I am in the UK and am seeking to treat sub orbital volume deficiency coupled with weakening of the orbital septum. I understand that I may benefit from upper and lower bleph with arcus marginalis release and fat transpositioning. It has also proposed I would benefit from orbital rim implants with soft tissue suspension. I am concerned about the visibility of implants as my face continues to age, and is it does whether it will expose the implant. The skin surrounding eyes is painfully thin!
Orbital Rim Implants, Sub Periosteal Mid Face Lift and Long Term Complications?
Doctor Answers 8
Facial implants have pros and cons that need to be discussed with your surgeon. The implants do not age with you and the skin and tissues over the implant will thin over time. Another option is fat grafting which is natural and will age with you.
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Fat Grafting in Lower Lids
In patients who have developed deep 'tear troughs' at the junction of the lower lid and cheek, adjacent to the side of the nose, the meticulous grafting of fat harvested from the patient's abdomen, hips or thighs can build this area back up and nicely restore a more youthful contour. In some blepharoplasty patients this depression or 'hollow' extends horizontally across the entire junction of the lower lid and cheek, and this must be corrected to obtain the ideal postoperative result.
In select patients, lower lid rejuvenation may consist of conservative reduction (not removal) of the lower lid fat pads or 'bags', in combination with structural fat grafting of the 'tear trough' hollow immediately below. As with all aesthetic surgical procedures, it is absolutely essential to customize the surgical plan to the specific needs of every patient.
Please have several consultations, view many, many before and after photographs and speak to patients who have had the surgery that has been proposed for you. I wish you the best.
Orbital Rim Implants and Midface Lift Complications
Orbital rim implants may be a reasonable option along with midface lift. You will hear varying perspectives on the this issue and this is largely paradigmatic in nature. Some surgeons will avoid implants in favor of more natural substances. I cannot argue in favor of one over the other without pictures and an exam.
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Orbital rim implants are indicted in very specific circumstances.
Unless you have previously been wrecked by lower eyelid surgery, you most likely do not need an orbital rim implant. Instead fillers are now the state of the art for providing this type of volume replacement. It is critical however, to find an injector close to home who can perform this type of service for you.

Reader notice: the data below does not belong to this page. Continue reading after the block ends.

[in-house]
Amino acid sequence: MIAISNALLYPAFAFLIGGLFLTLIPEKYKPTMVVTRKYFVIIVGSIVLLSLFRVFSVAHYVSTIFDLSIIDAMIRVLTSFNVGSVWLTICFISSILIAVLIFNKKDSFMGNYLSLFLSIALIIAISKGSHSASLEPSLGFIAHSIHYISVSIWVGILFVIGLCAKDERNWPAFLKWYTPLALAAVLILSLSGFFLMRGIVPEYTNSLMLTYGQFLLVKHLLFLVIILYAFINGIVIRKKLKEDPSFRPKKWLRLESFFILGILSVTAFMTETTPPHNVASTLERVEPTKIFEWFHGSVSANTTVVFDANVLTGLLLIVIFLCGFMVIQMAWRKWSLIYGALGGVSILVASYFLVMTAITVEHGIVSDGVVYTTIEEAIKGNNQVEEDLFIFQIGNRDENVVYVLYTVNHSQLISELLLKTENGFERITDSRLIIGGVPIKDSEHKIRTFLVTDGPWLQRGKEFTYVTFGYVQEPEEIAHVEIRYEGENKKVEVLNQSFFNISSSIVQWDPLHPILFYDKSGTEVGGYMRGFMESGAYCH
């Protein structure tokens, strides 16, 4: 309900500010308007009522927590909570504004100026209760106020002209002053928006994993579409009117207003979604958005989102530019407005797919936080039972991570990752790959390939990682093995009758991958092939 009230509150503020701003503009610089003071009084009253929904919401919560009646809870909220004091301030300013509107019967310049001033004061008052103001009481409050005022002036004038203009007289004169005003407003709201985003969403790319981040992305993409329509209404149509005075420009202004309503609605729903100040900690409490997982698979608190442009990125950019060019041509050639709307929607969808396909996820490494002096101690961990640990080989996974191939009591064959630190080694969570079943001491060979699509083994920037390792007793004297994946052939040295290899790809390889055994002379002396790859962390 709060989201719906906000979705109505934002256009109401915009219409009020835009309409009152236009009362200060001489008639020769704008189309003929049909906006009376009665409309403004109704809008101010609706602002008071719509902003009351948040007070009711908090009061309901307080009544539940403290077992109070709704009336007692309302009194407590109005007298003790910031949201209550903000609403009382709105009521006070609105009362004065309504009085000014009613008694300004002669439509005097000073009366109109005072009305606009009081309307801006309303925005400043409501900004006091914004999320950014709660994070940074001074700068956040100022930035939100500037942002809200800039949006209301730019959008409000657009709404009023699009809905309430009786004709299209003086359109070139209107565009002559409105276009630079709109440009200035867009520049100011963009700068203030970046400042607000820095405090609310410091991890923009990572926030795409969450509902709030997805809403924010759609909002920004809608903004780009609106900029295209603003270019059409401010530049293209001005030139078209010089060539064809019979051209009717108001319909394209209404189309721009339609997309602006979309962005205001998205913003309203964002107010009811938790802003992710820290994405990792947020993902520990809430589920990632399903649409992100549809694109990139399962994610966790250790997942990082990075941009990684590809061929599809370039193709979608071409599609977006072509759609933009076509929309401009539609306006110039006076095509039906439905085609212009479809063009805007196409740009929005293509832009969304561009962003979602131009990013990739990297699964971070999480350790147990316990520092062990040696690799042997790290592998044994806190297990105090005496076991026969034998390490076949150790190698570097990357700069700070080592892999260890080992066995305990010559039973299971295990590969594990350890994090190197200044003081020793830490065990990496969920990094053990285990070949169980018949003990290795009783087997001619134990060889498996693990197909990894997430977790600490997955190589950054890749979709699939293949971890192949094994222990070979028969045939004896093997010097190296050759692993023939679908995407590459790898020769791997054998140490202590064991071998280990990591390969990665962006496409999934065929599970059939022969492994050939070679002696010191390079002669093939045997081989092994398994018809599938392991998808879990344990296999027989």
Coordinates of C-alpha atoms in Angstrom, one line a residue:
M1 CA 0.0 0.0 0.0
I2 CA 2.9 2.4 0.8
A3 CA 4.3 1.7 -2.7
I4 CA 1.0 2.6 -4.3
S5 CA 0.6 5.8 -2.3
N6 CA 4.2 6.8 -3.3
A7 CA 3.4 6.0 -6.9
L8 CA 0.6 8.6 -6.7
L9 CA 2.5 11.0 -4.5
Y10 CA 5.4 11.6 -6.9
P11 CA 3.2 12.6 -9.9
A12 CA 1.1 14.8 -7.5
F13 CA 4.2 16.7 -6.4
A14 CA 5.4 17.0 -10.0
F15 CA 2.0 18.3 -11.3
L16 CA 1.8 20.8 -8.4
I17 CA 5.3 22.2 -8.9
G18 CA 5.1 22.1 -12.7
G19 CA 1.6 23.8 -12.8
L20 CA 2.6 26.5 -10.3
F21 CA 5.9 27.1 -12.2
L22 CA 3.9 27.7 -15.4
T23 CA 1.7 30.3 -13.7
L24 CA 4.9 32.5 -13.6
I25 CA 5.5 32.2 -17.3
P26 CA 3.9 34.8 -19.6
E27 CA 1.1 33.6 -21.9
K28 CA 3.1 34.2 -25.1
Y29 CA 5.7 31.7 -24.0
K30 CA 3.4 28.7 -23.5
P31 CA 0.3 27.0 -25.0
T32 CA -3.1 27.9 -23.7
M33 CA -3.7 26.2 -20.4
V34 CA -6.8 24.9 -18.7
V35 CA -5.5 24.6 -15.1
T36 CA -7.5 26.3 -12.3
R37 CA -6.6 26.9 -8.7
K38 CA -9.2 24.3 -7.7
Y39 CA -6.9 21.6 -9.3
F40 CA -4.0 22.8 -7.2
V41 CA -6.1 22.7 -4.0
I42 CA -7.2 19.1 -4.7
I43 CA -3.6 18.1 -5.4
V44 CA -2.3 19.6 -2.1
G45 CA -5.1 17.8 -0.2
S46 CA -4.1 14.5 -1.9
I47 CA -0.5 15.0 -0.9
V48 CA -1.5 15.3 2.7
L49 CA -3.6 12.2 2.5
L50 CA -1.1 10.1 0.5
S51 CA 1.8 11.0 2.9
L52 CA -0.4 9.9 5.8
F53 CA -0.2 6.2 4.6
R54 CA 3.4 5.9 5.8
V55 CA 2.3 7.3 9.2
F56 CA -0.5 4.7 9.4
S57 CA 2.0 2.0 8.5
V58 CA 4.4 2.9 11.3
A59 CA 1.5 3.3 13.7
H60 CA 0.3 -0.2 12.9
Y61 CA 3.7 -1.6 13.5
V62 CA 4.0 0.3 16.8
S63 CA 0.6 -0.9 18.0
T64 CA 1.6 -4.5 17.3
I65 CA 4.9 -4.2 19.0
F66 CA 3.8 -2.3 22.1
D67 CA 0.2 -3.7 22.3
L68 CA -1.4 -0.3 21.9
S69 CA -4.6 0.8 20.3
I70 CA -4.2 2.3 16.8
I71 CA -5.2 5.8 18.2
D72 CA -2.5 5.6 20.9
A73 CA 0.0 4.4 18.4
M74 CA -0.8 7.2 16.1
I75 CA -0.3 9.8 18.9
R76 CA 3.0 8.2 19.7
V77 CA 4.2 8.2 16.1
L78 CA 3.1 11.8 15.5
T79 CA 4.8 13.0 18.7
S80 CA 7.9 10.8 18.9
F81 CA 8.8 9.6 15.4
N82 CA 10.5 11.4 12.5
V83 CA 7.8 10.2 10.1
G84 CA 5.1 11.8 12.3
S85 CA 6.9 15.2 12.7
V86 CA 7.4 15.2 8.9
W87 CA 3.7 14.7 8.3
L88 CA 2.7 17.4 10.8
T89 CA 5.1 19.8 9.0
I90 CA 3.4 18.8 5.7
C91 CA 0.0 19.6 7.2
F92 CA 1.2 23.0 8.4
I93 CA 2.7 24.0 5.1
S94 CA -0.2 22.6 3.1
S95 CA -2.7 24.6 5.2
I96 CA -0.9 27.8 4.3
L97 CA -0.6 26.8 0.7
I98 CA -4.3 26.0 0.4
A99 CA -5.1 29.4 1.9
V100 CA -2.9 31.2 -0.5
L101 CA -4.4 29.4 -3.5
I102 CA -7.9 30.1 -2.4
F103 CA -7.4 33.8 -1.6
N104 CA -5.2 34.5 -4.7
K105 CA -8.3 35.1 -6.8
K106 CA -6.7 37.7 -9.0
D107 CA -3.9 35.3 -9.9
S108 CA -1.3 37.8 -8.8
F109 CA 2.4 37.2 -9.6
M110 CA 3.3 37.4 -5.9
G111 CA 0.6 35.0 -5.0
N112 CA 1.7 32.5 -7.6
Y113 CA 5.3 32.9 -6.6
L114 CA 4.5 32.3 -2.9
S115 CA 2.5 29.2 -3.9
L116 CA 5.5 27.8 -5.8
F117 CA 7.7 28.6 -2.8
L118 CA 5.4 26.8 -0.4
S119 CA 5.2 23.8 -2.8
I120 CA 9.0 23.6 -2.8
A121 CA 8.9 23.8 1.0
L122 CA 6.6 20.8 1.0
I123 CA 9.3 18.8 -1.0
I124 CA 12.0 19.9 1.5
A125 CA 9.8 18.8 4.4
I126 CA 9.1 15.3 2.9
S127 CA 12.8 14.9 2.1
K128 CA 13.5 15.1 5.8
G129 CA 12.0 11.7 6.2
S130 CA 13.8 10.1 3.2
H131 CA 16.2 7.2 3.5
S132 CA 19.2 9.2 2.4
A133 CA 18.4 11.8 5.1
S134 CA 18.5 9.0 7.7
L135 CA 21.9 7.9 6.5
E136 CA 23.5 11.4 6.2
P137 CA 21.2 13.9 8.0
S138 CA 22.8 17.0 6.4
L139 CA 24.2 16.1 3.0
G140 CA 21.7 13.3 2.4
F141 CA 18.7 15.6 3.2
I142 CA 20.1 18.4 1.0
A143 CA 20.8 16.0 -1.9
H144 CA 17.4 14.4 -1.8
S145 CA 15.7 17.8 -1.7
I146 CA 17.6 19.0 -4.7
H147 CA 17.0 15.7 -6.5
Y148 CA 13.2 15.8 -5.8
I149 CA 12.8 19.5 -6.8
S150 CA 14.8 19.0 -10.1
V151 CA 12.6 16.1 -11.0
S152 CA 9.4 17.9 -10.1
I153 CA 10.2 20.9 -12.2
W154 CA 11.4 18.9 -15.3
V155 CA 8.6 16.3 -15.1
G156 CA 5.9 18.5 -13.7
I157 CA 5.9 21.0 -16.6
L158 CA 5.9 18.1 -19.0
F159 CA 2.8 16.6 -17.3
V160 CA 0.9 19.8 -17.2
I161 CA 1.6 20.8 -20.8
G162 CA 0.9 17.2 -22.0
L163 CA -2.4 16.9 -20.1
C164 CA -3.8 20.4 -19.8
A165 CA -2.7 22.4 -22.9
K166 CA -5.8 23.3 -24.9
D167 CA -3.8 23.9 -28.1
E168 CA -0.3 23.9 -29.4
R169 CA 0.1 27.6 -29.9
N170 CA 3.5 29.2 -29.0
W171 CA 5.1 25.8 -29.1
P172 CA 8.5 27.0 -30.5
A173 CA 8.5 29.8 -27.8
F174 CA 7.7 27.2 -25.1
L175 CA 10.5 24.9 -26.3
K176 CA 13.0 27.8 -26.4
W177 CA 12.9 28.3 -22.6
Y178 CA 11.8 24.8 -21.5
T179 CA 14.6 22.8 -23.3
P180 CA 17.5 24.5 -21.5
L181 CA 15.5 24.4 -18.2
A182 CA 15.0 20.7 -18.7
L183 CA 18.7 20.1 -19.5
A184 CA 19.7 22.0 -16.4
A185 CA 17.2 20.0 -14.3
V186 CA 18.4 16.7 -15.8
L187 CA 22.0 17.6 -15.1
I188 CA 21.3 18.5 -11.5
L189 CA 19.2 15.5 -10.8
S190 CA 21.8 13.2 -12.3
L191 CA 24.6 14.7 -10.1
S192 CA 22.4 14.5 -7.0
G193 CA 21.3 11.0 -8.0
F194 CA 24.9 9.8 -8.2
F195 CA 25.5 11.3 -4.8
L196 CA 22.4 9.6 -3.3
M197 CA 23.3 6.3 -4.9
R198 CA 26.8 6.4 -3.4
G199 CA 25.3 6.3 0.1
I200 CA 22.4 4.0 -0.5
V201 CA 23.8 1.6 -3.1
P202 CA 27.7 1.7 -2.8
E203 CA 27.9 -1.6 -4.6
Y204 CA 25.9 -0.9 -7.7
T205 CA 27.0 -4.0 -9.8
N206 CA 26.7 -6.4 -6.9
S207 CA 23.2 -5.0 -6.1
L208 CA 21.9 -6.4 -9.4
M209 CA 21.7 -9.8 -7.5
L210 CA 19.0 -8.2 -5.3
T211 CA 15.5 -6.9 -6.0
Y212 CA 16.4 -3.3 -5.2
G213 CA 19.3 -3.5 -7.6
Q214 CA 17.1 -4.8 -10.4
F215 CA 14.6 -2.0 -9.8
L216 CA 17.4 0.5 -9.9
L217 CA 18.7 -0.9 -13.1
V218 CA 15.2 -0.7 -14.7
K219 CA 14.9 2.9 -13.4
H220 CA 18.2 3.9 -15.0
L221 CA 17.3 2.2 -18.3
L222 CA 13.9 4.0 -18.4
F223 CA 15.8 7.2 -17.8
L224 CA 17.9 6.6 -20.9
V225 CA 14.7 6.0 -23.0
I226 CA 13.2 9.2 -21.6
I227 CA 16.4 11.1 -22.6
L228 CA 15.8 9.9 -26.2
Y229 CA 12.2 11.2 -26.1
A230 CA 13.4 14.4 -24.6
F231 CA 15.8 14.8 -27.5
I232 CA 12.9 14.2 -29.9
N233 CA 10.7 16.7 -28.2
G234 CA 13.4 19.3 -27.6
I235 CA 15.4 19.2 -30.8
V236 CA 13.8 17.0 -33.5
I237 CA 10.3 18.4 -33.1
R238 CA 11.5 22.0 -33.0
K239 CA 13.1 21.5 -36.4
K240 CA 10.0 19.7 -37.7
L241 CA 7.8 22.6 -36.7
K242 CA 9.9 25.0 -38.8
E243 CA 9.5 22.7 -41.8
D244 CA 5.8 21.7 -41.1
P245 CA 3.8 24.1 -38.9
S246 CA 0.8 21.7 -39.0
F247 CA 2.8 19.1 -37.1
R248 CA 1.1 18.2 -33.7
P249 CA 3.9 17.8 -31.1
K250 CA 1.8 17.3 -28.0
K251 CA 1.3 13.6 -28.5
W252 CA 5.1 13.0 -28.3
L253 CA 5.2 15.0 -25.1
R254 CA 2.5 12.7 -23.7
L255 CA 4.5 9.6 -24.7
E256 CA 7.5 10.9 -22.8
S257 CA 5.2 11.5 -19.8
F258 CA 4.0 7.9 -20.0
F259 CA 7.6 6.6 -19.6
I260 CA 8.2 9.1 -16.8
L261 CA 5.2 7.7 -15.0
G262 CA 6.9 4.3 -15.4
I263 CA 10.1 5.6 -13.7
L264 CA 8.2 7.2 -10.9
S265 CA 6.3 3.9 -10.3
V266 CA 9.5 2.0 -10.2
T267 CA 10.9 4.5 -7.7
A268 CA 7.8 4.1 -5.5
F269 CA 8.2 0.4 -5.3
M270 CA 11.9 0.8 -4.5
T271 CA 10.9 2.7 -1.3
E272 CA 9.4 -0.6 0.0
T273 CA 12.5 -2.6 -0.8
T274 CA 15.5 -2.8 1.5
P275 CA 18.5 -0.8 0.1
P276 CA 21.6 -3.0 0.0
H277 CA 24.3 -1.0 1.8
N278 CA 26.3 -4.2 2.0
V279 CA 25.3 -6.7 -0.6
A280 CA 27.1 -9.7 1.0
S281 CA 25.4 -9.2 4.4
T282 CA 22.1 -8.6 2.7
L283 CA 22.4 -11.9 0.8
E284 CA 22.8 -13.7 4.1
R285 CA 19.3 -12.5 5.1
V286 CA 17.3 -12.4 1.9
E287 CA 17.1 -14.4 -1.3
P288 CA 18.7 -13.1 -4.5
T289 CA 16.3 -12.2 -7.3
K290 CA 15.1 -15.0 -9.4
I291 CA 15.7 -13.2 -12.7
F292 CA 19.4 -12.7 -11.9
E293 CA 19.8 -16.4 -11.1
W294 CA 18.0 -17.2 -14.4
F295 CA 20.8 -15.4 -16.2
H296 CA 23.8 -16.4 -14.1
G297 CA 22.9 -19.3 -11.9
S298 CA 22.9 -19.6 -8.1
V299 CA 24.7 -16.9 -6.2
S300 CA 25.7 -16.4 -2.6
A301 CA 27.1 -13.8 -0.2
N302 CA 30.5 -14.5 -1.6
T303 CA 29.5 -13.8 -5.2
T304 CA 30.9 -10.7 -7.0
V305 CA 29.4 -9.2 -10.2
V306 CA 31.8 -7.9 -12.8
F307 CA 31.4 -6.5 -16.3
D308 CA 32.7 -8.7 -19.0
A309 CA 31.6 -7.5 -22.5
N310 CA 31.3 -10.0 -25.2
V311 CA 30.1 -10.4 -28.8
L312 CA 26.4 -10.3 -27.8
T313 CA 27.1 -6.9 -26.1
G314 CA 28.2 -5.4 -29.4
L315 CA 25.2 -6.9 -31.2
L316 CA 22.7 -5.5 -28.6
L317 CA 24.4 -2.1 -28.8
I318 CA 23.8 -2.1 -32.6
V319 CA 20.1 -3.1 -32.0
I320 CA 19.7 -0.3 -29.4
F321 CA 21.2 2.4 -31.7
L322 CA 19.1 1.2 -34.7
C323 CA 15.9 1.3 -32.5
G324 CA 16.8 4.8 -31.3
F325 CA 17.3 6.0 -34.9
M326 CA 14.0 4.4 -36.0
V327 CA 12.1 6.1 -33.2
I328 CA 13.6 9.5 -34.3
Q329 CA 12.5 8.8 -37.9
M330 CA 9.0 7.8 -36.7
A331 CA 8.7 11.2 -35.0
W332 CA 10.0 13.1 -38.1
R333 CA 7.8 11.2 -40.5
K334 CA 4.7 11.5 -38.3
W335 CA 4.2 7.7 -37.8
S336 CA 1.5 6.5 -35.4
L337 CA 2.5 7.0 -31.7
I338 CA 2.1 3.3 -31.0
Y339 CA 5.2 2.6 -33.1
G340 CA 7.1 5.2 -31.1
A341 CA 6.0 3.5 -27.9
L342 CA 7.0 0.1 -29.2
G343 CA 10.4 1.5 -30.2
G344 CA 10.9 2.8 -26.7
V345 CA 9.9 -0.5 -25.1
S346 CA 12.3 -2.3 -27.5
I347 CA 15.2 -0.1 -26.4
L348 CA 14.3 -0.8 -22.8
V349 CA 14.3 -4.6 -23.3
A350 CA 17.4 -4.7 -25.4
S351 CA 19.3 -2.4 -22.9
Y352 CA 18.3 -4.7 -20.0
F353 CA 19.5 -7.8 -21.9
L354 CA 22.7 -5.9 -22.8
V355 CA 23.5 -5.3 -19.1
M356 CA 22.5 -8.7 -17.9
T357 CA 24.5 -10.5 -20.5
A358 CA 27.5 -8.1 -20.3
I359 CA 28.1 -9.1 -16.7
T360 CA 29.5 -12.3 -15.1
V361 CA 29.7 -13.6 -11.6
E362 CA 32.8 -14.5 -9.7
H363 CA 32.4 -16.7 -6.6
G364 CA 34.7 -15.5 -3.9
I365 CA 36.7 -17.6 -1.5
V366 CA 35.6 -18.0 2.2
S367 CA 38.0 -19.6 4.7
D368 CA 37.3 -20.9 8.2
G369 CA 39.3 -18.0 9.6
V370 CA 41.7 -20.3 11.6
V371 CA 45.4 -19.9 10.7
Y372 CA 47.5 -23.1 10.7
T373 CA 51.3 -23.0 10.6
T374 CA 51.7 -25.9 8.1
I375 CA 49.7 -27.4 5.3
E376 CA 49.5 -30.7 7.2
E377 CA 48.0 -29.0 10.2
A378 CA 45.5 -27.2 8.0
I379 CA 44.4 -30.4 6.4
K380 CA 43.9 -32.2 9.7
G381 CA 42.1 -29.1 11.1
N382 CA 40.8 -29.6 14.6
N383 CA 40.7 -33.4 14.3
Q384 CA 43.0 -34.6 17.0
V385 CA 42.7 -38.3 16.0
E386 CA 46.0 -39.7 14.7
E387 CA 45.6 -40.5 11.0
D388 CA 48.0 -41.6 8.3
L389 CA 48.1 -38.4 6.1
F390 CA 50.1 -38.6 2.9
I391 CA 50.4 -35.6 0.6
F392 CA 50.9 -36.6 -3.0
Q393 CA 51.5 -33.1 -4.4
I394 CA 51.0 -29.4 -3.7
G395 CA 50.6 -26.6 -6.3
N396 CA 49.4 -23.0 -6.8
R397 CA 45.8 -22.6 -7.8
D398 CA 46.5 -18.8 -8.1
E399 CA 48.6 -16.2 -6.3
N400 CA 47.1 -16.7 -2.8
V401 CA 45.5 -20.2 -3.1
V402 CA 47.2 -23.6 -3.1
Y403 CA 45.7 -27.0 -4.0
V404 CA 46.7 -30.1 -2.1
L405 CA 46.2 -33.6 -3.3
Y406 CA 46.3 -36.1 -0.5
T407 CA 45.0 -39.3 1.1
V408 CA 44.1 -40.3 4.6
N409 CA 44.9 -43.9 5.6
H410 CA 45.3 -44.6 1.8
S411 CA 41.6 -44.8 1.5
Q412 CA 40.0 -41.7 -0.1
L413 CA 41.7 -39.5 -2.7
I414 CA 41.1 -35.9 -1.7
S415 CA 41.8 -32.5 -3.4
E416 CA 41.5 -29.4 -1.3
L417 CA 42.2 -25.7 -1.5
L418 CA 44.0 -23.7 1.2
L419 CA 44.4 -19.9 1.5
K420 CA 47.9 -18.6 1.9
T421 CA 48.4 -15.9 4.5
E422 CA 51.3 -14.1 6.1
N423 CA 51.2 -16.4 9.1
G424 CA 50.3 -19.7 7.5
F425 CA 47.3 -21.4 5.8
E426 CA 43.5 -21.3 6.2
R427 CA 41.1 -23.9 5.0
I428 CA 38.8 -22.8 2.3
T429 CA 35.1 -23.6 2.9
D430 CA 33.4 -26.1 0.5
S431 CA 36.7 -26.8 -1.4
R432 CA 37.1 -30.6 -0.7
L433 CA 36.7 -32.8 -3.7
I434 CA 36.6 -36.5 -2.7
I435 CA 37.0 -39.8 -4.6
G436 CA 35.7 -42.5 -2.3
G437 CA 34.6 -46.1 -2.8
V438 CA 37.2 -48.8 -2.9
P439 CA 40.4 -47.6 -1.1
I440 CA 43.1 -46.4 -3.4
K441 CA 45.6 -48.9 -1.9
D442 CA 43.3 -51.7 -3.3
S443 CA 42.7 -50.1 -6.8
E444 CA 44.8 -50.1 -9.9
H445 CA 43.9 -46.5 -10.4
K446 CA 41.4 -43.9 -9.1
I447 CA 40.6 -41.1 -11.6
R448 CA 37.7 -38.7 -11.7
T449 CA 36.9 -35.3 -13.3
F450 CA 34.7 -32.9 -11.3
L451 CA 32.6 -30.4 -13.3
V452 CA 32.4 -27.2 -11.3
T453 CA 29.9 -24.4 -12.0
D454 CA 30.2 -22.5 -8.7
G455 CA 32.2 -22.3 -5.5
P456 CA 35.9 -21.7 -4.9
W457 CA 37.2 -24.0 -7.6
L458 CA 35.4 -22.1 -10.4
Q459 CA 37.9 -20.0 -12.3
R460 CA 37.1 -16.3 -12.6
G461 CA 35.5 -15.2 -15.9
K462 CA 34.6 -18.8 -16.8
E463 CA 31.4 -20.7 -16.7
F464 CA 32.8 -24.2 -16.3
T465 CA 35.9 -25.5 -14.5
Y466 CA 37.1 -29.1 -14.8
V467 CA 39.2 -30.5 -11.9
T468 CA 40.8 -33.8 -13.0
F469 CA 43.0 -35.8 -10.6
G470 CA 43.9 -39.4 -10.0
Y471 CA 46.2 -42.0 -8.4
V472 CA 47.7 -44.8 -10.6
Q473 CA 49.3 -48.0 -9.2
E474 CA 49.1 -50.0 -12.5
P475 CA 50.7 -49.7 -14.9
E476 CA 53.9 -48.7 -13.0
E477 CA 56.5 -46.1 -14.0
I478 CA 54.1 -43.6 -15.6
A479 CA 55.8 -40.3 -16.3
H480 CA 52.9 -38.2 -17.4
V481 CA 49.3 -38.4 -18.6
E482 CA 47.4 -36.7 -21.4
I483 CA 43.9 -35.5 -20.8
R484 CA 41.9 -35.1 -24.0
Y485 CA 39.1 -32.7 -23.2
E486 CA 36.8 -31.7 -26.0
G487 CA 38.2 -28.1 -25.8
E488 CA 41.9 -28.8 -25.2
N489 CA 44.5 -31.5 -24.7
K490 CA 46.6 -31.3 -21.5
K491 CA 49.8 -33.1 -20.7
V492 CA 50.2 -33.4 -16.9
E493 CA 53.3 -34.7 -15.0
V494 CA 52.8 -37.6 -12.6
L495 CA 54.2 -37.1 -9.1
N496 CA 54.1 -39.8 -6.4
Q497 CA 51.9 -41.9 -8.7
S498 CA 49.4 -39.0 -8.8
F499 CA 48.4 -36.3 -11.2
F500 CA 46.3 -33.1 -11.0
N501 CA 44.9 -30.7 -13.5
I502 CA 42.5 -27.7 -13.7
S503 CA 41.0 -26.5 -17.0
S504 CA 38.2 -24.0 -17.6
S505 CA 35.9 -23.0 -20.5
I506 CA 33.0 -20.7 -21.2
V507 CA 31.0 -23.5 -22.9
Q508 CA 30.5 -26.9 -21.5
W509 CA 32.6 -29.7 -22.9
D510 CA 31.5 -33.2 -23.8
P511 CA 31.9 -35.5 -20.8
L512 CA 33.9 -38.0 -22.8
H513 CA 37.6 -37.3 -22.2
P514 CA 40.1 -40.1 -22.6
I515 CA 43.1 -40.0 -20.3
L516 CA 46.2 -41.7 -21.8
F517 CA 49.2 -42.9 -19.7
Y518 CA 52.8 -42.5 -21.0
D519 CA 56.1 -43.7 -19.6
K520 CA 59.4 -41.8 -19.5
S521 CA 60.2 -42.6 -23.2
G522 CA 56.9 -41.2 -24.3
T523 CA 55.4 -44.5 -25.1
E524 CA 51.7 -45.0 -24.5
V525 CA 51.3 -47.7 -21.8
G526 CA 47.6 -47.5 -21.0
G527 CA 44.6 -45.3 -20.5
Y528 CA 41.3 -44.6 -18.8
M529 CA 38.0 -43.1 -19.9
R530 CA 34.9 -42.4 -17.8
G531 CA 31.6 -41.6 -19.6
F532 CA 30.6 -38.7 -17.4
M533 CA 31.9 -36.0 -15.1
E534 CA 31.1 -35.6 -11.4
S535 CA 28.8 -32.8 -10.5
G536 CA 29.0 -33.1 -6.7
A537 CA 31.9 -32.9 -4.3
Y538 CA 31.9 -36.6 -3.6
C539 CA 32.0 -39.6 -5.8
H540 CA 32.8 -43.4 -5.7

Sounds to me like you are going to be over operated upon. I don't like fat injections in the eyes. I've seen some results that are terrible!
Orbital rim implants
I am not a big fan of facial implants ( excpet maybe for chin). Especeially now that we have facial fillers that do such great jobs at improving these areas.
Orbital Rim Implants (Tear-Trough Implants)
Orbital rim implants combined with arcus marginalis release and fat re-positioning is an excellent way to address the hollowing and bags under the eyes. This is a procedure I have done hundreds, perhaps thousands of times. There is no doubt that experience is important for an uneventful recovery. The implants will not become visible as you age. I have been performing these for nearly 10 years on people as young as 20 to as old as 75. The implant does not sit under the skin, it sits under multiple layers of tissue including skin, fat, muscle, and periosteum. The volume produced by this combination is natural in appearance both at rest and with facial animation (smiling, squinting, etc.). The implant does not move with the soft tissue, it is essentially one with the bone and the soft tissues slide over the top of it just the same as with tissues over bone. Unlike fat transfer, the implant has a known shape and size that will not vary with the amount of "take" that occurs. It will not go away with time as fat transfer does and it will not bunch with smiling. It is also removable which is not the case in the event of a fat transfer with an uneven, exceedingly full, or otherwise distasteful result.
These answers are for educational purposes and should not be relied upon as a substitute for medical advice you may receive from your physician. If you have a medical emergency, please call 911. These answers do not constitute or initiate a patient/doctor relationship.